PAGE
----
I mean, the big issues are really the present and the future. And TV is changing. The way shows have been watched is changing. And there are a lot of uncertainties in the future. There are many shows that don't show reruns anymore. And that's - your writers and actors make a lot of money off from what are known as residuals in entertainment for work that you've already done that's rerun. And there's not a lot of jurisdiction in the Internet world for that sort of thing right now. And many times, the companies take a show. They don't rerun it but they'll show it on the Internet, for instance. And they'll have ad money come in for that show but then the writers aren't getting paid.

So that's money that's directly leaving a writer. That's not even like we're asking for something extra. That's money that's already in your pocket that is now leaving. And that's a major bone of contention because, let's say, Farai, 10 years from now, let's say it's even more drastic. Let's say TV barely exists anymore. Everybody just downloads TV shows when they want to. You know, it could go there. Well, you'll never know.

If we aren't getting paid for that, a whole middle-class of writers would leave the business. In fact, John Bowman called residual payment as one of the cheapest form of research and development that this town can have.

You take a writer like Marc Cherry, who wrote on shows like "Golden Girls" and some other shows. He went about eight or nine years without working on a show, Farai. He completely existed on residual checks. At the end of that period, he wrote "Desperate Housewives," which has become a multimillion, almost billion-dollar enterprise for ABC. So that was a great thing for him to be able to stay in the business, living on residual checks. If you take that away from writers, you're going to have a lot of people who are going to be forced to leave the business.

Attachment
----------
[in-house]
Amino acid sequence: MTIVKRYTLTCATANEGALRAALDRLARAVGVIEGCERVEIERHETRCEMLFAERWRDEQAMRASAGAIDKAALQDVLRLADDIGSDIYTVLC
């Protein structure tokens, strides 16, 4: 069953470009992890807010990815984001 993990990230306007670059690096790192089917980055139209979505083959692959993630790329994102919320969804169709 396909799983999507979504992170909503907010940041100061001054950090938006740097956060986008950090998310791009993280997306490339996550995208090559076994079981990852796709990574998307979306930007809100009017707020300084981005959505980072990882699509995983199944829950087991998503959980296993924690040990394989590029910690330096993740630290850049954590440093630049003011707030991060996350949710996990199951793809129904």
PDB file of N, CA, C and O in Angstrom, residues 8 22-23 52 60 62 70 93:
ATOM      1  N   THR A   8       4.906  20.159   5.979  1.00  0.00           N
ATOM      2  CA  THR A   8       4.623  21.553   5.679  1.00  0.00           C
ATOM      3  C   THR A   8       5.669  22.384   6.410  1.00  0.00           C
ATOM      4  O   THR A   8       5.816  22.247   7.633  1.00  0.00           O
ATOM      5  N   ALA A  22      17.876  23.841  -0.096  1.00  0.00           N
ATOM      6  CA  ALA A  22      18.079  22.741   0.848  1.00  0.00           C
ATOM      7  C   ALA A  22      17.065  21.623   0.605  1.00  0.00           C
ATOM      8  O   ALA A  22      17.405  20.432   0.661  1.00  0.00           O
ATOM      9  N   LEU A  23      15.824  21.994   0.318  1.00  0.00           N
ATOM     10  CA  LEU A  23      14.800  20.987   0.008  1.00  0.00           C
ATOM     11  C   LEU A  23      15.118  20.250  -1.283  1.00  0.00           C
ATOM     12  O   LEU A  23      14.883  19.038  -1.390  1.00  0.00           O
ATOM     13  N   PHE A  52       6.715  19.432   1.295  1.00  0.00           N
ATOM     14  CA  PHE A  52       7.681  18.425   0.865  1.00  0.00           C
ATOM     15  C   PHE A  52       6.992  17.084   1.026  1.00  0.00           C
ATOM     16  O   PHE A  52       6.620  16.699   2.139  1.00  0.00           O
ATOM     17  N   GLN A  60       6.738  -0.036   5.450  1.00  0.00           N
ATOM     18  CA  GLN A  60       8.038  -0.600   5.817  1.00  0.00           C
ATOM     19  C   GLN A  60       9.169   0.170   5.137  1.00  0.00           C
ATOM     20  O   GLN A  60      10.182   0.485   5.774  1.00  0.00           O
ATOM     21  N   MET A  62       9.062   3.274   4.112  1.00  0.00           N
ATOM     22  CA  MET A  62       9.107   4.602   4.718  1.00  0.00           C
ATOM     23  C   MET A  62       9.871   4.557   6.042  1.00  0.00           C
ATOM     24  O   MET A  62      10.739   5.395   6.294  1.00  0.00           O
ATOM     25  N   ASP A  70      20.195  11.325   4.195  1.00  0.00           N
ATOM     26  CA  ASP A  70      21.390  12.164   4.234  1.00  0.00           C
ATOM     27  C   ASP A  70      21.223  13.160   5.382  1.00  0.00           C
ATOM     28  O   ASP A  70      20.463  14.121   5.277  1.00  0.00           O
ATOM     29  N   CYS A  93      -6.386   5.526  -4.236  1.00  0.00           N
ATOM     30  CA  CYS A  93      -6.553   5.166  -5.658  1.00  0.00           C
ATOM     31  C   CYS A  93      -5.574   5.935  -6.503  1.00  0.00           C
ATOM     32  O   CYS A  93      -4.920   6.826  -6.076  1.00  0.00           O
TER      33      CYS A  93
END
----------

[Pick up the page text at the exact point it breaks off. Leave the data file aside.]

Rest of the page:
CHIDEYA: Larry, let me just put another spin on it which is content. Television is constantly and highly critique for whether or not it represents American diversity well, whether it represents American culture in its fullness, whether it represents stereotypes. When you look at something like this strike, it is an industry-based strike, but the same way we cover issues in the auto industry, we also cover the television industry.

Mr. WILMORE: Right.

CHIDEYA: When it comes down to people sitting in their homes, facing their television sets, will this have any effect, pro or con, on the quality of what people see? And how much television reflects what America is and who Americans are?

Mr. WILMORE: That's a great question. You never know what the effects of a strike are going to be. Certainly, some of the effects will be that people will see more what are called unscripted shows. And right now, television, especially in dramas, I think, is doing a pretty good job of being more diverse, shows like "Grey's Anatomy" and "Lost," and - in fact, "Grey's Anatomy" is run by an African-American woman who created it. And those shows are going to be off the air. And we don't know what is going to replace them once their current new episodes ran out, you know.

And I think - I don't know if most people are going to be affected by it in the short term. But what's going to happen is the companies are going spend a lot of money plugging these holes. And a lot of money is going to be lost.

For instance, the strike in 1988 cost the companies about $500 million of losses, that six-month strike. That was in 1988 dollars. But if they had agreed to the contract, it probably would have been like $50 million. There - you know, it was the amounts that they could have paid to avoid those losses was miniscule, you know. And you never know how the TV landscape is going to change because of strikes. Many times they have long-lasting changes for a short amount of time. You take a show like "Cops" that was put on in 1988 because of the strike. It's still on the air. And that was - that show was put on just the plug some holes, you know.

So certainly, TV could change a lot. And what's dangerous is that some people, you know, you take some minority writers or people who are trying - who will write on the fringes of the business, these people could be pushed out of business during the strike. You never know.

CHIDEYA: Well, Larry, thanks a lot.

Mr. WILMORE: Oh, you're welcome. It's always good talking to you.

CHIDEYA: Larry Wilmore, Emmy Award-winning writer, also sits on the Writers Guild negotiating committee.